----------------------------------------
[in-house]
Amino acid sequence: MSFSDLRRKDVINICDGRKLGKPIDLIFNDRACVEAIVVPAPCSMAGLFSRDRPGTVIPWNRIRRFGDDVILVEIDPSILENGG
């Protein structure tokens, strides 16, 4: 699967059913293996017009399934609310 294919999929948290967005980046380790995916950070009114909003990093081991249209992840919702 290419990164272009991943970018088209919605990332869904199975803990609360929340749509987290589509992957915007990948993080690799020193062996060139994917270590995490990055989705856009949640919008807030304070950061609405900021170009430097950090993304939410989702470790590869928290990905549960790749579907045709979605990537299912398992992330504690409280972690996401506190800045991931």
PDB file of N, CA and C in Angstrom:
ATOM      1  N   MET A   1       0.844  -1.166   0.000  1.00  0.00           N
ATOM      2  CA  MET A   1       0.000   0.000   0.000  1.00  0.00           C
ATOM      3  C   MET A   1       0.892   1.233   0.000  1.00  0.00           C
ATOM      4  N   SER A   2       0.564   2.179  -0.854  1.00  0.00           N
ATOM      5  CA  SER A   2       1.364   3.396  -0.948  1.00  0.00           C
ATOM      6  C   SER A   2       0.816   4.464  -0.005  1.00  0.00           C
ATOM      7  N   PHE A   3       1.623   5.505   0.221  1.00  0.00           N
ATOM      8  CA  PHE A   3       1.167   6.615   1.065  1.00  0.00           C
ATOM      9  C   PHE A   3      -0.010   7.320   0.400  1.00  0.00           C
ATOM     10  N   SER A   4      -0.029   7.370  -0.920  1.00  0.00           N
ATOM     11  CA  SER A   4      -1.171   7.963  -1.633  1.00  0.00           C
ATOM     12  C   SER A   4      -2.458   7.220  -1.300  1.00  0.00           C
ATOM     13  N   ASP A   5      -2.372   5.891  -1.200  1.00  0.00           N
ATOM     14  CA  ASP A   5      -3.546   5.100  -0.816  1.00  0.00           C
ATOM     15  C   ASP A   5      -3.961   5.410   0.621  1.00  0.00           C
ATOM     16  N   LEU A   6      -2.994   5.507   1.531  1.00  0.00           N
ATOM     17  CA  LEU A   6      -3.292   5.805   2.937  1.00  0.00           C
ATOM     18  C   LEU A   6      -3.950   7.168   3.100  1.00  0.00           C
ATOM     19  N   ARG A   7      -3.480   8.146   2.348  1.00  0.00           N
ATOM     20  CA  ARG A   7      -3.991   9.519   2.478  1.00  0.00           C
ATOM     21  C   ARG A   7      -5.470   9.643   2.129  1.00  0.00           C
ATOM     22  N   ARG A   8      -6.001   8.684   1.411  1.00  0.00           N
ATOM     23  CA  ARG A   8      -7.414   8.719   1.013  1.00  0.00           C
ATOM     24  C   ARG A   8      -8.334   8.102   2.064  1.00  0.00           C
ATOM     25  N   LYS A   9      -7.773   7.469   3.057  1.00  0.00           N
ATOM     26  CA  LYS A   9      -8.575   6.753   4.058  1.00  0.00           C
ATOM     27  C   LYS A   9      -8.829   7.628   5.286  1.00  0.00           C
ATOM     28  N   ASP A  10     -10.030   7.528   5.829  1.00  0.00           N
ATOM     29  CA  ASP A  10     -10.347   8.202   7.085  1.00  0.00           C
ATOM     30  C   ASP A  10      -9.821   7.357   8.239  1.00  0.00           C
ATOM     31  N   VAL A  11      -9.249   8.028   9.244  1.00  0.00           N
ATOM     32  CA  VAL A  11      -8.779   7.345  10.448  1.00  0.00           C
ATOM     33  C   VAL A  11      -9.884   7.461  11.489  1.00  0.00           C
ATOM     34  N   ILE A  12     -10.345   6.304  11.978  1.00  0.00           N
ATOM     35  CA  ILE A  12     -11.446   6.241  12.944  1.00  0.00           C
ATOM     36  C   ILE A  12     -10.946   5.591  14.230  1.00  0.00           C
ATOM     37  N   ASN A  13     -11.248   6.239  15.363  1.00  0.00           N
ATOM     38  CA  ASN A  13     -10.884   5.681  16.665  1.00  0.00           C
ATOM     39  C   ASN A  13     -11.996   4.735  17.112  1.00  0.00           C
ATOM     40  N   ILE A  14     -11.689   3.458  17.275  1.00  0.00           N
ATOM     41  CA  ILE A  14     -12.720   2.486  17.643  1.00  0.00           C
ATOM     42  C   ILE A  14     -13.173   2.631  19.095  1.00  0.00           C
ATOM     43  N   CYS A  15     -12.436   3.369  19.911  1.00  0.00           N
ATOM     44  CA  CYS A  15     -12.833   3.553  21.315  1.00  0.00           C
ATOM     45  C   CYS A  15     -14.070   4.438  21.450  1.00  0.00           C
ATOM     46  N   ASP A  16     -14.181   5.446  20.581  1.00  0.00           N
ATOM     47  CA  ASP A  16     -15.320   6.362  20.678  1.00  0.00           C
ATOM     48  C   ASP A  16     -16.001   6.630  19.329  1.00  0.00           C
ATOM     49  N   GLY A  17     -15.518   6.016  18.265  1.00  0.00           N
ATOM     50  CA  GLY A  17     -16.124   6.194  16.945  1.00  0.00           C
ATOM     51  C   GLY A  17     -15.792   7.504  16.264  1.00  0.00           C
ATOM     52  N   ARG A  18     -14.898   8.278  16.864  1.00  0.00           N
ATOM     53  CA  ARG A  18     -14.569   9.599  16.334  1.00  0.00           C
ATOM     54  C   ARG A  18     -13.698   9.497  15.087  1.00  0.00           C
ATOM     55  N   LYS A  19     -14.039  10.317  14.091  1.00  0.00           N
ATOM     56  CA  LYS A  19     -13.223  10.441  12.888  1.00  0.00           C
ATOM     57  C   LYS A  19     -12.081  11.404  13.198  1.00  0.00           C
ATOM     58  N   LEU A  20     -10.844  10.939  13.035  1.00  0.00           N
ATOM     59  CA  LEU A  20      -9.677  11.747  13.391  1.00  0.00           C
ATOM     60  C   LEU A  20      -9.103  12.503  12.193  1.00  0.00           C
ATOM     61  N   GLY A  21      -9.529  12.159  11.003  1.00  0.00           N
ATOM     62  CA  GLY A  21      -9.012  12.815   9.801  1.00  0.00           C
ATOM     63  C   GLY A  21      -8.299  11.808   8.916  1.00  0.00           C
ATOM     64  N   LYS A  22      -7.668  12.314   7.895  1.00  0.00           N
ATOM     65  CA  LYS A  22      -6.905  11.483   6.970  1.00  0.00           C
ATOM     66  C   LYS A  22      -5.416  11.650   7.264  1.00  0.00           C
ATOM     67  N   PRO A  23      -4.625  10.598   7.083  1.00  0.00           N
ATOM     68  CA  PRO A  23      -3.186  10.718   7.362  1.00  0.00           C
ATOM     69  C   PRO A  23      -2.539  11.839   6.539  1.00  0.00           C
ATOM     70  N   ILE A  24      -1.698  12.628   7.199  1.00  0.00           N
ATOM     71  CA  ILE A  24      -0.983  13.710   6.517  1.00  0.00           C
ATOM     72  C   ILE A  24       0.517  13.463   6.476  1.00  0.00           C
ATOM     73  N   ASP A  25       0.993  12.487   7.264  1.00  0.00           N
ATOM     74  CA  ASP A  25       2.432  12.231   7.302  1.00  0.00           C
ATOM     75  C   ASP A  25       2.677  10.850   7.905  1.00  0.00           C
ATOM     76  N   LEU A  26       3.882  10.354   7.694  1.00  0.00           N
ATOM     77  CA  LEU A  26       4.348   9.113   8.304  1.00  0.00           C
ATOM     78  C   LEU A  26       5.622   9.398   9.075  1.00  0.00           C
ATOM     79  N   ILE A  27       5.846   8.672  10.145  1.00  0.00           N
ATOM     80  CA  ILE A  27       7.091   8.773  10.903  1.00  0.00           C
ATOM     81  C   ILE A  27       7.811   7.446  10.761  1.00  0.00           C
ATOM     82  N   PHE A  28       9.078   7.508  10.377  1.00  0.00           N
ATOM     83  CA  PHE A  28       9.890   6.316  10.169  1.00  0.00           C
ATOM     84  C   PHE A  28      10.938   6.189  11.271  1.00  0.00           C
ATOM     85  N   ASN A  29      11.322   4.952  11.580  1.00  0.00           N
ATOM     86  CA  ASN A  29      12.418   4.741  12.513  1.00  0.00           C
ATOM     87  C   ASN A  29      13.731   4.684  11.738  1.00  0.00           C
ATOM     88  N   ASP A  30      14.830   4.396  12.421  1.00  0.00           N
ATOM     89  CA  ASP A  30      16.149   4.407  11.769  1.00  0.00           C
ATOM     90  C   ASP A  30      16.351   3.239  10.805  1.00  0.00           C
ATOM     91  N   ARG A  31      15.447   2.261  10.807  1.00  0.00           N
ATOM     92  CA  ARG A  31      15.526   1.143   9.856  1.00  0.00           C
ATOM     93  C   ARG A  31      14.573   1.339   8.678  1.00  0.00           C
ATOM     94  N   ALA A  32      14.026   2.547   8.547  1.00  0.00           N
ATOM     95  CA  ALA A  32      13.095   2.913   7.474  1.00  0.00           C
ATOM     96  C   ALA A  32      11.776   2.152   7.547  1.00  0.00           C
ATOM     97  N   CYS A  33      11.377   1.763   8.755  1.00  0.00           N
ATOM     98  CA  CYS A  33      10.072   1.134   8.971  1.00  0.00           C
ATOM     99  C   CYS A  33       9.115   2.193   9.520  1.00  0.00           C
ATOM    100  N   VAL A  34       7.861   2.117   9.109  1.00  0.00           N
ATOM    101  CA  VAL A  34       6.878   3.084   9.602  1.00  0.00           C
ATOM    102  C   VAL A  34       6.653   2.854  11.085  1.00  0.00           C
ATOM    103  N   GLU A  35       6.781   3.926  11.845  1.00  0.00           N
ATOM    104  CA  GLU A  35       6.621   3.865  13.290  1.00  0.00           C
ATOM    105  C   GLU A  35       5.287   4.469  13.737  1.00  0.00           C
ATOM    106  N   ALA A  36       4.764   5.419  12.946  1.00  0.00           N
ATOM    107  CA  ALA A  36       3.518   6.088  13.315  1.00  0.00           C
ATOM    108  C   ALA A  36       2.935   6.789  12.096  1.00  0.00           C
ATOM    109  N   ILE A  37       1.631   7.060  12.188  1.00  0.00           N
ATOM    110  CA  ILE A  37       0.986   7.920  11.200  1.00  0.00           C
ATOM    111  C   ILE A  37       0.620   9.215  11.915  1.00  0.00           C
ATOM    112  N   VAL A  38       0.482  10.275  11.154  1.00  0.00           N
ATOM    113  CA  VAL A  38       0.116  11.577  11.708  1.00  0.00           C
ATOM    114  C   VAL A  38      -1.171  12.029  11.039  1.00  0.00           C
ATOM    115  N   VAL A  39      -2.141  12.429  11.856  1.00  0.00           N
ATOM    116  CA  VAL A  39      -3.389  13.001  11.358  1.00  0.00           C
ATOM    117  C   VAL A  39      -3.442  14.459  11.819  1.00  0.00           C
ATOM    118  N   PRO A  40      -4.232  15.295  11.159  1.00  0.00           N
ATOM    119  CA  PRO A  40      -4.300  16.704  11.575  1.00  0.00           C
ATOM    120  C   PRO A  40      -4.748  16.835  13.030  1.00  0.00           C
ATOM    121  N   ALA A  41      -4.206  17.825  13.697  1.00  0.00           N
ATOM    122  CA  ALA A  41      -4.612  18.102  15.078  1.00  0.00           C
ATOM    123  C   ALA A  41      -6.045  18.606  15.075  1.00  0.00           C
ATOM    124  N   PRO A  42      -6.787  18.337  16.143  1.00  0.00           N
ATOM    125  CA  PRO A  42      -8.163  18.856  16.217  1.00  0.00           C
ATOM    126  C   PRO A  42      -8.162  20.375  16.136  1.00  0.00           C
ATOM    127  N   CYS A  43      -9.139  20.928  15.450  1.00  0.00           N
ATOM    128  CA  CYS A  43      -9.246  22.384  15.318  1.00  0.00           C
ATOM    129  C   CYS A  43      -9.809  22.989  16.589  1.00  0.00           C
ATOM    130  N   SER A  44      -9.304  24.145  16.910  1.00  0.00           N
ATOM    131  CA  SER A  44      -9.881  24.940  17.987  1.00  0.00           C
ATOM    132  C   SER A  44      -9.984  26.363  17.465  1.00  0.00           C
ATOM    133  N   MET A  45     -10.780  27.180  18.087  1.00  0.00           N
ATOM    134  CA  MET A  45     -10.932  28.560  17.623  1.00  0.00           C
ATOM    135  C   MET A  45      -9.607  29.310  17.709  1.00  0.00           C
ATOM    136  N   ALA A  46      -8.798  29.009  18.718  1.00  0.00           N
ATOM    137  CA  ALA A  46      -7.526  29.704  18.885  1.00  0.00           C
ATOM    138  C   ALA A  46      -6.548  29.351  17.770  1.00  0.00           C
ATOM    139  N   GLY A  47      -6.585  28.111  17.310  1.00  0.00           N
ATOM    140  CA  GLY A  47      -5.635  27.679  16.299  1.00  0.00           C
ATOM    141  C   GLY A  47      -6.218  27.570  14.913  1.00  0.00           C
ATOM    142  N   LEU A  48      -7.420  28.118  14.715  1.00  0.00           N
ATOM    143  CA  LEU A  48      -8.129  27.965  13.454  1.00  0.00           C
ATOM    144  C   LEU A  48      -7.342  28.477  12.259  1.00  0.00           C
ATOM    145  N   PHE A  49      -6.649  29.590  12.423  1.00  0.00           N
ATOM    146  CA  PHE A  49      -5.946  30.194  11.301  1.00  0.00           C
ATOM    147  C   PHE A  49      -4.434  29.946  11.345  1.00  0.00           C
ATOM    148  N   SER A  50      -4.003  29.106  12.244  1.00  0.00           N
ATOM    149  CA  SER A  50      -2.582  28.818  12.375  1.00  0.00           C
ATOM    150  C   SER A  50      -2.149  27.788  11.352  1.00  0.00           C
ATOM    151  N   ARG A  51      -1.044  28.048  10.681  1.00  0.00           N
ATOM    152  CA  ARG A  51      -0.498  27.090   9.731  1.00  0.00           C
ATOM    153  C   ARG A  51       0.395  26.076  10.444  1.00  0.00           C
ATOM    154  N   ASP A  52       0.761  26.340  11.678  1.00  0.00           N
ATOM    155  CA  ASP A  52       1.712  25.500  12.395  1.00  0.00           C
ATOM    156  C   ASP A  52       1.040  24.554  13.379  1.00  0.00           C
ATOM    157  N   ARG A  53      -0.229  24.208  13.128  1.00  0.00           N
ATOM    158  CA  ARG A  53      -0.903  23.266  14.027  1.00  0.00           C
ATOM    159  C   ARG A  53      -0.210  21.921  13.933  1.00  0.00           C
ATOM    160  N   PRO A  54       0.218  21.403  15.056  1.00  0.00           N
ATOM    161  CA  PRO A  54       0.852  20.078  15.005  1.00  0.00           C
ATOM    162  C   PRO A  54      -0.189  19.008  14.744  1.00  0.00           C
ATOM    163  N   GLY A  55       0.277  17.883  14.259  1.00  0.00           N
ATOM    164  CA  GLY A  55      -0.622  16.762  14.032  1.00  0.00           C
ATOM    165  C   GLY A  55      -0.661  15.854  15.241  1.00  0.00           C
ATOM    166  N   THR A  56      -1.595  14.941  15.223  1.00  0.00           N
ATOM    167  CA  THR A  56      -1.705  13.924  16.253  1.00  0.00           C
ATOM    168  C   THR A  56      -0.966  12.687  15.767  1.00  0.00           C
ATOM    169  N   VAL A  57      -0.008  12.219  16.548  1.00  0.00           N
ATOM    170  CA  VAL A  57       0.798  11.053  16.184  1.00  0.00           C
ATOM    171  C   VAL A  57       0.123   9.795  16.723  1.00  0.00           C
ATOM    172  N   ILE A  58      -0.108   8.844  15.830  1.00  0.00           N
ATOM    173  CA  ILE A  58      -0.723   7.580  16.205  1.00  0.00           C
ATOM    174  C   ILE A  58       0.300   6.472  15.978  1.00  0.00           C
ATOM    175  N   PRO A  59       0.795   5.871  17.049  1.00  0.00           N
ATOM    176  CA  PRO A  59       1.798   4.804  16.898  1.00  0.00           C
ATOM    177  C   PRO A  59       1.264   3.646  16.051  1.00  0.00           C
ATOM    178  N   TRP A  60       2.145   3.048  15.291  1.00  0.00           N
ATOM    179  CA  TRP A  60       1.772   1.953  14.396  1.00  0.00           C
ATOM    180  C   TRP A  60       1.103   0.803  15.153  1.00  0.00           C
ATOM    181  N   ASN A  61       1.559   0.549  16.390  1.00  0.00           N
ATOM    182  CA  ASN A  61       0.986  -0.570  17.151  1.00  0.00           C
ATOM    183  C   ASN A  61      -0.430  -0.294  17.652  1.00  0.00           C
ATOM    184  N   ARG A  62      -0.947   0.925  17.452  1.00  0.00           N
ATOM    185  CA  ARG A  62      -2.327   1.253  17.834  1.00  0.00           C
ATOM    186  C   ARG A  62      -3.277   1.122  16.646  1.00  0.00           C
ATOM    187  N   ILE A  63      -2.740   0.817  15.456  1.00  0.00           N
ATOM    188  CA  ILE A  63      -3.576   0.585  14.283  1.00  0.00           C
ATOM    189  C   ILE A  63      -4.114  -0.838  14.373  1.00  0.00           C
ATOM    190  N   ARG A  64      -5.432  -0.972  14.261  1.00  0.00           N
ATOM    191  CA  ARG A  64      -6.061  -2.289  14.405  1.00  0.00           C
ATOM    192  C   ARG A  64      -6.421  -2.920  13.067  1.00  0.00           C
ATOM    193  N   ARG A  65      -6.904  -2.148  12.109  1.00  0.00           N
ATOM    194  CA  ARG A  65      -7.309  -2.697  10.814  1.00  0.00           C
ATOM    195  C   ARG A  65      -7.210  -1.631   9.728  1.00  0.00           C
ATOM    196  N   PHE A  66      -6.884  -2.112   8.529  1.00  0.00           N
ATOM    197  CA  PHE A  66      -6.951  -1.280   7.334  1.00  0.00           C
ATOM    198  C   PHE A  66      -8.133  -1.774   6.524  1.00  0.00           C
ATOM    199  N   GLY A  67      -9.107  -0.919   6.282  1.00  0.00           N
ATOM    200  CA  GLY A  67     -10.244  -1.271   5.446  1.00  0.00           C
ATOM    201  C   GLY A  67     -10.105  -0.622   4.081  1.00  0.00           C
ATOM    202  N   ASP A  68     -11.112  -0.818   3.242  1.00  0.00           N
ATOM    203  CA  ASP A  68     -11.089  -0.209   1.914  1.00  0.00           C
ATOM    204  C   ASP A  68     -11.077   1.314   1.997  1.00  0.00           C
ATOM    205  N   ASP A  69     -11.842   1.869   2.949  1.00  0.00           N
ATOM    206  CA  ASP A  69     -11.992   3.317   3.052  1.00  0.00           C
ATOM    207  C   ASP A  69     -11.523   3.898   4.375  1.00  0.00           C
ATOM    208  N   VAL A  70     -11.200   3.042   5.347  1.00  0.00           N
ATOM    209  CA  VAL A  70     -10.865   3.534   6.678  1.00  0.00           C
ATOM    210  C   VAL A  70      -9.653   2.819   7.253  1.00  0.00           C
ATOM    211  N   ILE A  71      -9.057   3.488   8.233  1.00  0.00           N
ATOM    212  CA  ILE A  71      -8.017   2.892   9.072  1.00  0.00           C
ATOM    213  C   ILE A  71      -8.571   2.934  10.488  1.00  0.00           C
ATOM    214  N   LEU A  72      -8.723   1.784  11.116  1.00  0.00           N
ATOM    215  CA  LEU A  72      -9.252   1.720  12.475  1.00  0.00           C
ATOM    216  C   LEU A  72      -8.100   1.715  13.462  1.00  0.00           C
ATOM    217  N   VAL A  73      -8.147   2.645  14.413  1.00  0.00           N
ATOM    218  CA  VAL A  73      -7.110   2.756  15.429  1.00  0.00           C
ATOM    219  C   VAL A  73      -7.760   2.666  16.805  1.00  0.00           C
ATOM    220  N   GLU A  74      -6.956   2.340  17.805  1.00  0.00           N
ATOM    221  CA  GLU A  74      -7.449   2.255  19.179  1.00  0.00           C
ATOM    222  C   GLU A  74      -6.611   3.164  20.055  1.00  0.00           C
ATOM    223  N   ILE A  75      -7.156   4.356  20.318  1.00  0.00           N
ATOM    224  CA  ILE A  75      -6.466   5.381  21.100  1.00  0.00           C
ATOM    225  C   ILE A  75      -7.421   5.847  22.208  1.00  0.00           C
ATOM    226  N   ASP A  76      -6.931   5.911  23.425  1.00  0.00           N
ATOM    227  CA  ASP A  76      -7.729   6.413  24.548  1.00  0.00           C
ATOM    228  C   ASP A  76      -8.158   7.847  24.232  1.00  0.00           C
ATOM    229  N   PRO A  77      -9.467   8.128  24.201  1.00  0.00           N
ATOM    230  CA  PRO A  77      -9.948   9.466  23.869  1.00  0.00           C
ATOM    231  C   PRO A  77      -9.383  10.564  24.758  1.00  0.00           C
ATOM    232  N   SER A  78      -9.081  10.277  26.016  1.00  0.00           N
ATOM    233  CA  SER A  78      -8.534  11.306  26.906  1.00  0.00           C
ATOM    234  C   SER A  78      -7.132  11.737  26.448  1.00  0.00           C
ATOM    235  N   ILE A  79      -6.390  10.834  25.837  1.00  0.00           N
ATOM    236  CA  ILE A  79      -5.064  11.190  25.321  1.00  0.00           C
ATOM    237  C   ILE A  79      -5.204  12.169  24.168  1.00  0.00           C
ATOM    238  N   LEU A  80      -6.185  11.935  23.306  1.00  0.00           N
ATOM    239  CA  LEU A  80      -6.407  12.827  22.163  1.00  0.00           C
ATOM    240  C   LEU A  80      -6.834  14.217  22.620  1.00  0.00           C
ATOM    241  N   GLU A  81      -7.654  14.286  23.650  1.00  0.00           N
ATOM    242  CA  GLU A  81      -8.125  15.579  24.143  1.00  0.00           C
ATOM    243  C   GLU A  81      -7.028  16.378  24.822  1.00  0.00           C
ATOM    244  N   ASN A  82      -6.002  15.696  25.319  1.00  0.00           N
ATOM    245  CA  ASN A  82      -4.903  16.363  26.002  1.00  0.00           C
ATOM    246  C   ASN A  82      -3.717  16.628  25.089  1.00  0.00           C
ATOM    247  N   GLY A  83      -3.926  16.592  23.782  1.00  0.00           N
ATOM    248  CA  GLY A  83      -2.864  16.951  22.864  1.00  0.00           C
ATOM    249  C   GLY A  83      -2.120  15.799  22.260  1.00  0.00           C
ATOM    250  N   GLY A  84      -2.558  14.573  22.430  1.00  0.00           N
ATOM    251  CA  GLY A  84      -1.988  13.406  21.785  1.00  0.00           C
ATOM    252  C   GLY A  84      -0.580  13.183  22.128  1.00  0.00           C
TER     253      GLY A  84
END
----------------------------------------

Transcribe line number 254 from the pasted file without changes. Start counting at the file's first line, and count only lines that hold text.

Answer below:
ATOM    250  N   GLY A  84      -2.558  14.573  22.430  1.00  0.00           N